VALERIUS MAXIMUS, Gaius (1st century A.D.). Facta et dicta memorabilia. - TITIUS PROBUS, Caius. De praenomine epitome. - De dignitatibus, magistratibus et officiis Romanorum compendium. Paris: [Au Soufflet Vert (Louis Symonel and others)], 1475.
Chancery 2o (287 x 203 mm). Collation: [1-710 88 9-2310 (1/1r preface, 1/1v text, 23/6r colophon, Valerius Maximus, 23/6v Titius Probus, Epitome, 23/8r De dignitatibus... compendium); 24-2510 268 (24/1r prologue to first index, 24/2r index of proper names, 26/8v compiler's colophon); 278 (27/1r prologue to second index, index of subjects, 28/8r colophon, 28/8v blank)]. 264 leaves. 24 lines of leaded type (text); 32 lines set solid (indices). Type: 1B:107GR (leaded to about 148 mm. in quires a-z). 1- to 5-line spaces for initials, a few spaces for Greek. Manuscript guide letters. Lombard initials supplied in alternating red and blue (the blue faded), paragraph marks in red, capital strokes in yellow. Contemporary manuscript headings, book numbers and a few contemporary quire signatures preserved. (Worming to first 35 and last 20 leaves, minor repaired marginal tears to first leaf and 12/10, a few old crease-marks to lower blank corners.) 18th-century French red morocco gilt, sides panelled with triple fillet, spine lettered and tooled in gold with repeated small ovals and dots, turn-ins gilt, marbled endleaves, gilt edges (rubbed, one corner bumped, lower endband renewed), preserving a few deckle edges.
Provenance: contemporary marginalia and headings -- J. Gilchrist Clark, Speddock (early 19th-century inscription on front flyleaf) -- unidentified owner, sale Sotheby's, London, 5 May 1981, lot 449).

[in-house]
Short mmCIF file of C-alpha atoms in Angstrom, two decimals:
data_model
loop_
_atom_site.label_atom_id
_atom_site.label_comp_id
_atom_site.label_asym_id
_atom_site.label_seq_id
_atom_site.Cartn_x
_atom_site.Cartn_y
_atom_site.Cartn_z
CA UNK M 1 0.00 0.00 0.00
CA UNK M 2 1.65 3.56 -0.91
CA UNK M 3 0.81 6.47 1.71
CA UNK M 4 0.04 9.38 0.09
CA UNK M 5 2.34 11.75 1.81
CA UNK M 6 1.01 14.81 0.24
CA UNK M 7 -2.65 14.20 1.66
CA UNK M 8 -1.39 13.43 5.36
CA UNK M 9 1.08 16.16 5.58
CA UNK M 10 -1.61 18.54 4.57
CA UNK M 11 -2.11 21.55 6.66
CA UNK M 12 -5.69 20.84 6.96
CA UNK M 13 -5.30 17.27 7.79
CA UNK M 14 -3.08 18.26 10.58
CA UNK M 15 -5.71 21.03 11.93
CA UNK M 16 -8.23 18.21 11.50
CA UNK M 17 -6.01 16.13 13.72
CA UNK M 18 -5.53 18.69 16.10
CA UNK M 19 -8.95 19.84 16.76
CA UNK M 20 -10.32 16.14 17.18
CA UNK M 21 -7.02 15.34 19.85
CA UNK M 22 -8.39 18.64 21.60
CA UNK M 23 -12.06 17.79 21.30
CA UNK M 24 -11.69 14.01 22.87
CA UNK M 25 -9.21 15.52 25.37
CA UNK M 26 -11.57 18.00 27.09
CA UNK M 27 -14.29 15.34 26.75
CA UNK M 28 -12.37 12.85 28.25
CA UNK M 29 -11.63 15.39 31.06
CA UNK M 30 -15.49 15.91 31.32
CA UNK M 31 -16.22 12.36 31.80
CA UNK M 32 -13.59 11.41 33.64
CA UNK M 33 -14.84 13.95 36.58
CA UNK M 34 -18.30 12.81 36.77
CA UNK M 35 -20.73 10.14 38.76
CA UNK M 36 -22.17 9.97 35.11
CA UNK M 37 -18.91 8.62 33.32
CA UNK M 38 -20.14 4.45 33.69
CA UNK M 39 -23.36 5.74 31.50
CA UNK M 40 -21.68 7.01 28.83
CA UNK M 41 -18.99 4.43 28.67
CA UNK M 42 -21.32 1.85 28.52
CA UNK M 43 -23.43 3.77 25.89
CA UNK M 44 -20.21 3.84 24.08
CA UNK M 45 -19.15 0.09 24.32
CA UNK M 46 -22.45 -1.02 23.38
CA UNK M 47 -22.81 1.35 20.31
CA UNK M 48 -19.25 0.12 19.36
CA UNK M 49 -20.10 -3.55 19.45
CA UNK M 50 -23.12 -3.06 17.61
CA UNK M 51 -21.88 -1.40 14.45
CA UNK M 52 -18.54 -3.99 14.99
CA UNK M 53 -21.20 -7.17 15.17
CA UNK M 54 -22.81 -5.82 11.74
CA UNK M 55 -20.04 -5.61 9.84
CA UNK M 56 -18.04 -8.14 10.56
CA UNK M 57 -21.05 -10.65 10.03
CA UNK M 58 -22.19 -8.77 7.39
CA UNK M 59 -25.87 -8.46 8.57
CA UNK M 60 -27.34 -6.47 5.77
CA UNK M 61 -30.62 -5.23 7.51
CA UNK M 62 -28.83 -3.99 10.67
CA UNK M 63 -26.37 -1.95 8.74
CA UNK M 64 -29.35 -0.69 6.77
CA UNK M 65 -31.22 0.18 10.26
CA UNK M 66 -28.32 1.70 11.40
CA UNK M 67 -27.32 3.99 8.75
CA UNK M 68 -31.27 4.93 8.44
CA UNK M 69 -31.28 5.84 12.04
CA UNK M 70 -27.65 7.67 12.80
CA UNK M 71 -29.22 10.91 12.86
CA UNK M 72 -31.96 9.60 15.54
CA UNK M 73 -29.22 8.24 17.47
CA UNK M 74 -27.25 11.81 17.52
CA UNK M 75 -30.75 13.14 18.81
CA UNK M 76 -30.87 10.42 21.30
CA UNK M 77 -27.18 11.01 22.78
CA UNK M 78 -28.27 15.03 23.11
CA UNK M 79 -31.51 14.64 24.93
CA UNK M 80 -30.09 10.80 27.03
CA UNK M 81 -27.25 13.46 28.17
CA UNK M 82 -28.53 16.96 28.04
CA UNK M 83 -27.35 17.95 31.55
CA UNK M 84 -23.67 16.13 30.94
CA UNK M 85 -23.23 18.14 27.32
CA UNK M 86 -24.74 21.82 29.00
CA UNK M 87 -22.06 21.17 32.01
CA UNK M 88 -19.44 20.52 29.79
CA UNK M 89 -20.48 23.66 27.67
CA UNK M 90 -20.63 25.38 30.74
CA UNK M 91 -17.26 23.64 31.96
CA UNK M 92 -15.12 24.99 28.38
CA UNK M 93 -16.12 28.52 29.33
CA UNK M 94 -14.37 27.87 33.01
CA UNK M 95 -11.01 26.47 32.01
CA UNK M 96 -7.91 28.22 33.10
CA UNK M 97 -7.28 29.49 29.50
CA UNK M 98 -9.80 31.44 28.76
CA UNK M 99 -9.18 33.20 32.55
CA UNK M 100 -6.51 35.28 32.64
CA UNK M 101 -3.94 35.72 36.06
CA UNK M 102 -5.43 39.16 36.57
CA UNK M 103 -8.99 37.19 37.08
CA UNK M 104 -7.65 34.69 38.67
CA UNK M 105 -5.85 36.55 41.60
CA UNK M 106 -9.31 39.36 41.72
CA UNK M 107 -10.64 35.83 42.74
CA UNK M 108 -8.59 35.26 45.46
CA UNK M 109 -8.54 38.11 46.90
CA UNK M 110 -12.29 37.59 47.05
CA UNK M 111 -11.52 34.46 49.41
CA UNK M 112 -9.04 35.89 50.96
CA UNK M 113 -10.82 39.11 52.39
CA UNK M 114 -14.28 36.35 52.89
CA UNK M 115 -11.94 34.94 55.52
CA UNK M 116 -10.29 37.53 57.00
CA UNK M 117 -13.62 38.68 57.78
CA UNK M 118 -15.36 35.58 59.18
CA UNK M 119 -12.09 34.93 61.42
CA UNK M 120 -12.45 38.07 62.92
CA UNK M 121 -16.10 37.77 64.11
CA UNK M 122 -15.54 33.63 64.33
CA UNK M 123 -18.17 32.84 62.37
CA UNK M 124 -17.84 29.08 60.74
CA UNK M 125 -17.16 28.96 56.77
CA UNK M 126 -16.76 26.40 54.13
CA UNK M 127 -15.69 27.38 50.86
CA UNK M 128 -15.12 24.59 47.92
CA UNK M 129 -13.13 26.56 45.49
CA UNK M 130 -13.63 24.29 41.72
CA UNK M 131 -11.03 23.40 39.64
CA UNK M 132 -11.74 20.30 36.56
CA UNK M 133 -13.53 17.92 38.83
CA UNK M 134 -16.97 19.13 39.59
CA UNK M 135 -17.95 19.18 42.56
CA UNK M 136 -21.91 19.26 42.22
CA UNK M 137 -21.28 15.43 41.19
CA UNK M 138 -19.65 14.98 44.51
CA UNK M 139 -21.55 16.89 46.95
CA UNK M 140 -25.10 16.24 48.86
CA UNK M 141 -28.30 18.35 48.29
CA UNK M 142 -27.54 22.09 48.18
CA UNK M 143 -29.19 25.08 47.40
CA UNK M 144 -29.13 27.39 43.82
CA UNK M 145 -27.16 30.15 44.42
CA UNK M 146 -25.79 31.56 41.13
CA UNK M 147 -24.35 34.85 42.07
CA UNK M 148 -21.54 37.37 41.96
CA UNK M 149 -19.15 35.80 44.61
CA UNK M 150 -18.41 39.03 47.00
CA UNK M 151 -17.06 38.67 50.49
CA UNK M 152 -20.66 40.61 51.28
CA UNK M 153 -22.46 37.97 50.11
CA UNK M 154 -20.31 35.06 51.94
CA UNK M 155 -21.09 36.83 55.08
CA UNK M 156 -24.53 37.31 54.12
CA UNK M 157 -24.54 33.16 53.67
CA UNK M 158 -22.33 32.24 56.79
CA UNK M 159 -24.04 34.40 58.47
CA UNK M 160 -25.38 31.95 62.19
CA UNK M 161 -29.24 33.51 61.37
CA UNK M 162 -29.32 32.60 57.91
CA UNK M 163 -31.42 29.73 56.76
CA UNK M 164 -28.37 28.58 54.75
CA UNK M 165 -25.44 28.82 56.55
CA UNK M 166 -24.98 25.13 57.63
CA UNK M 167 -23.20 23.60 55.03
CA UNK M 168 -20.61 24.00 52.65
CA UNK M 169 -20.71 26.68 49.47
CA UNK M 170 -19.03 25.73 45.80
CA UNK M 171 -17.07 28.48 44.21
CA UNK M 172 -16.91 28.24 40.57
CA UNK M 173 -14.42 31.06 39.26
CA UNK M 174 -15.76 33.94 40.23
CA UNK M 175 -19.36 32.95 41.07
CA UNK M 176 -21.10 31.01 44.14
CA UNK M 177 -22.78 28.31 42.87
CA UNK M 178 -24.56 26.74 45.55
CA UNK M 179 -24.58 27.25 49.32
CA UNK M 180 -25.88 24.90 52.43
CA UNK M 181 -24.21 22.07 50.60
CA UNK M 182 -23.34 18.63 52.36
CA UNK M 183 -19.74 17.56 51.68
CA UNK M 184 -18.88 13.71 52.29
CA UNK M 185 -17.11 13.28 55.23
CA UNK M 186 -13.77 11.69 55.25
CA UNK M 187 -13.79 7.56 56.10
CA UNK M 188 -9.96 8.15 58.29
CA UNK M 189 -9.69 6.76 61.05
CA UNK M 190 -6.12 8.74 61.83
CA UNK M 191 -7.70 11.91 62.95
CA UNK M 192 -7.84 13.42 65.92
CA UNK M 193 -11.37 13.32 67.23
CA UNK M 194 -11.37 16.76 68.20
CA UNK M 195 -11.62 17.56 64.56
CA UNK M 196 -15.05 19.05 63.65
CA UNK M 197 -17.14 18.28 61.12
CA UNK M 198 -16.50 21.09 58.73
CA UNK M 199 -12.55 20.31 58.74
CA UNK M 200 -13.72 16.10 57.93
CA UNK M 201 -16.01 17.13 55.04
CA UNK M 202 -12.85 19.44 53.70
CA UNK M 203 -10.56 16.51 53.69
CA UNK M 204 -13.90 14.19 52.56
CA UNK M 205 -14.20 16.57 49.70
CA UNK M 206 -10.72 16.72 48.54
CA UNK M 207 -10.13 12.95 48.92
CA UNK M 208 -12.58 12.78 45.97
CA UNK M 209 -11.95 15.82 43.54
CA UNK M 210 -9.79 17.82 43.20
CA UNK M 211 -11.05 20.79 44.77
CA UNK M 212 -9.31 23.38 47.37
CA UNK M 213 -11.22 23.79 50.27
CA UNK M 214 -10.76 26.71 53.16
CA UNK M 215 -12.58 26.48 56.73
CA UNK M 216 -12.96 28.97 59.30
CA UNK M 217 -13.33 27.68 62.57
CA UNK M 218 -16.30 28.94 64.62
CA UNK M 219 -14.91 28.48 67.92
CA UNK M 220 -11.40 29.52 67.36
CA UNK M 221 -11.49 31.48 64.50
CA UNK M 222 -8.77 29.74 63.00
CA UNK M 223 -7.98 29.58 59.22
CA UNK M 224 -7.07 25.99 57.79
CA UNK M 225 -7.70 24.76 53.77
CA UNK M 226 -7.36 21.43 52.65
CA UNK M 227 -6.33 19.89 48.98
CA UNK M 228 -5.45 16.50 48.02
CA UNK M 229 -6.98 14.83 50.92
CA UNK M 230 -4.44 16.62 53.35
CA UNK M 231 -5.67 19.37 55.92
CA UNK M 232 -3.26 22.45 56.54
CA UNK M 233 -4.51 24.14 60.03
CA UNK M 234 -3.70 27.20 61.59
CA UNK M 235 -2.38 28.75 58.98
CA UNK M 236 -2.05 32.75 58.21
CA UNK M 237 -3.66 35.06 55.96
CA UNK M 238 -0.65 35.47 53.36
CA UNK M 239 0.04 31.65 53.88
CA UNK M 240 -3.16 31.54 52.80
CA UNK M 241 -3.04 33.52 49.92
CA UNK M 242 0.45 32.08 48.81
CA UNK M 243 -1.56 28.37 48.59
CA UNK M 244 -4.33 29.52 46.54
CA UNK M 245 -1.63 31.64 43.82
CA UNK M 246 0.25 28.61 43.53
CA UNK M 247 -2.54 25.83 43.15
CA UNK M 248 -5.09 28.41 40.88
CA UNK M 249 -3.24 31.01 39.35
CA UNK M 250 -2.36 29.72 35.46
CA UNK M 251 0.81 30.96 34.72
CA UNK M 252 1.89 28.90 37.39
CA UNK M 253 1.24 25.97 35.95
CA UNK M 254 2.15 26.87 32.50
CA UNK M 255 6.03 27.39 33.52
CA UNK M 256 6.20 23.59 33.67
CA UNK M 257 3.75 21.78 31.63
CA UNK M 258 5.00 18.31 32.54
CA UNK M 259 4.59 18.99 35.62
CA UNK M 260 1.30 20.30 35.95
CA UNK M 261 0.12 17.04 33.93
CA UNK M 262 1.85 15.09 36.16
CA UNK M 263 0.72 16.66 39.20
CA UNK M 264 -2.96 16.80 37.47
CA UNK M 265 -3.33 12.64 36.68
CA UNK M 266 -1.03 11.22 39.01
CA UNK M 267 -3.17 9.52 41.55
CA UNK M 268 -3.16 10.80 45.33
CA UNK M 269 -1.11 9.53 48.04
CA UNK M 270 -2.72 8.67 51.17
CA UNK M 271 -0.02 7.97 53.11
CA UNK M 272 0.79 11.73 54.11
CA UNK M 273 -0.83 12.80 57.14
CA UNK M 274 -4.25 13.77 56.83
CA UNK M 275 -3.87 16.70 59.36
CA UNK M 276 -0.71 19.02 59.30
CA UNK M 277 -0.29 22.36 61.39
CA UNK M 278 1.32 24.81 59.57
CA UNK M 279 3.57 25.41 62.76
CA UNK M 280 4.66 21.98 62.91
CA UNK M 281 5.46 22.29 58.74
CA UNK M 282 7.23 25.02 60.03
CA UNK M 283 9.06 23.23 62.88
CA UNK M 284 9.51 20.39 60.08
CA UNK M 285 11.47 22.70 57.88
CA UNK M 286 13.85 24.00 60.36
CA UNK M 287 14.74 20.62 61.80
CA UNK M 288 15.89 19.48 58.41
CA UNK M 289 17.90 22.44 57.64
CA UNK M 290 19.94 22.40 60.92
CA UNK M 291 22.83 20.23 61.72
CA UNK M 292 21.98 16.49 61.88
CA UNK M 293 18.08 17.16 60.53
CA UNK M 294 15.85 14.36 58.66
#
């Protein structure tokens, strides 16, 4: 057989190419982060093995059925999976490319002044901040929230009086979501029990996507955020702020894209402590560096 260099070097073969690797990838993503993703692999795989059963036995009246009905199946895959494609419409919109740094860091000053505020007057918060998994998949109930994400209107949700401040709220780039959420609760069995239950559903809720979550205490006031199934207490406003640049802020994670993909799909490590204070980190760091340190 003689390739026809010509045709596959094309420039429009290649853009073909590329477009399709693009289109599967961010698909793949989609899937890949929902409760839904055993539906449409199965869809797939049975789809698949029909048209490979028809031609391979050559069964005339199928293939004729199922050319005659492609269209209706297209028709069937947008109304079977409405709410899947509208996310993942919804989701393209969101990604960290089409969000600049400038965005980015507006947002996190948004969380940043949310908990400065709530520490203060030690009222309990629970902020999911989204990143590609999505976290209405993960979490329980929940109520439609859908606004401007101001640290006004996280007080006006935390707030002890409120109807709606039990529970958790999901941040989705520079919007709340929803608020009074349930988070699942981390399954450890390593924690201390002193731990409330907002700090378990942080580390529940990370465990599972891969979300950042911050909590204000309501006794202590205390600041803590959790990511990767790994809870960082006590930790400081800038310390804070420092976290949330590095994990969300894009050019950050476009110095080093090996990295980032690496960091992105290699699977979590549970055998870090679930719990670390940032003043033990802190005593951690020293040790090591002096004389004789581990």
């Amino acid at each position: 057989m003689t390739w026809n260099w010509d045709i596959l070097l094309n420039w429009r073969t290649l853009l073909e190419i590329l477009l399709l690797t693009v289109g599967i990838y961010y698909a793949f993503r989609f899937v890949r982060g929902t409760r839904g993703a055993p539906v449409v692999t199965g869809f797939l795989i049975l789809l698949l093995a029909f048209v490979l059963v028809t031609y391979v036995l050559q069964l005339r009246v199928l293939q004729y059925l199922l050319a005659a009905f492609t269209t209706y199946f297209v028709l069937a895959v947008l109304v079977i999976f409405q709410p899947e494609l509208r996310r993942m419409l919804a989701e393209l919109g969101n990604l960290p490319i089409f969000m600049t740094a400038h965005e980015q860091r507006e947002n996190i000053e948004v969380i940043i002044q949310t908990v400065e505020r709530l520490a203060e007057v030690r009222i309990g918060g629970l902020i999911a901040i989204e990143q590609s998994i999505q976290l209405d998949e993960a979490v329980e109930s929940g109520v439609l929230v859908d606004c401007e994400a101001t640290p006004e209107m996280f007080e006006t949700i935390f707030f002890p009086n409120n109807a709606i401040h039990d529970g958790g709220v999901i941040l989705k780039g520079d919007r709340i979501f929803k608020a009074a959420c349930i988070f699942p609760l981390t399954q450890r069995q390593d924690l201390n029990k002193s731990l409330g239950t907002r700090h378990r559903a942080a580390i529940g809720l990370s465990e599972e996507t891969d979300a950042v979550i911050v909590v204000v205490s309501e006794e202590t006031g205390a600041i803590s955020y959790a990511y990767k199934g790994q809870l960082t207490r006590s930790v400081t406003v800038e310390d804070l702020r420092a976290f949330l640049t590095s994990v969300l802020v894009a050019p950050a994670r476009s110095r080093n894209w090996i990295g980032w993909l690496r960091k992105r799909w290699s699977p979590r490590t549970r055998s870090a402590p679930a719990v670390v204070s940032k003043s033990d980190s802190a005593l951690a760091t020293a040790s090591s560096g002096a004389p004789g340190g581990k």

FIRST FRENCH EDITION of Valerius Maximus' lastingly popular compendium of anecdotes and exempla. This edition is the sixth or seventh of 30 known incunable editions; following the first two editions, by Johannes Mentelin and Peter Schoeffer, all but three were printed in France and Italy, and the work maintained its popularity in both countries throughout the 16th century. This edition follows Schoeffer's edition of 1471, with the addition of the table of proper names, whose author describes himself in the colophon as a native of Bourges, and who was identified by Claudin as the printer Louis Symonel, "archiepiscopatu Bituricensis", named in the colophon of the Vocabularius juris utriusque of 1476 (Copinger 6355).
To the first native Parisian press, "at the Sign of the Green Bellows" ("Sub Signo Follis Viridis"), active from 1474 through 1484, 51 editions are now attributed, the majority unsigned. Evidence of the press's history is fragmentary. It was established in the same street (the rue Saint-Jacques) as the office of Caesaris and Stol, and its ornate type was clearly modelled on theirs. Names of the workmen, managers and editors associated with the press -- Louis Symonel, Richard Blandin, Guillaume Tardif, Gaspar, Russangis, Jean Symon, and others -- appear in the colophons or preliminary matter of a few of the editions, but their identities and roles are otherwise unknown. The press's output was concentrated in Latin classics and humanistic texts; all of these editions are rare.
A FINE, LARGE COPY. HC 15778; BMC VIII, 17 (IB. 39241-41a); CIBN V-19; Pr 7905; Goff V-28.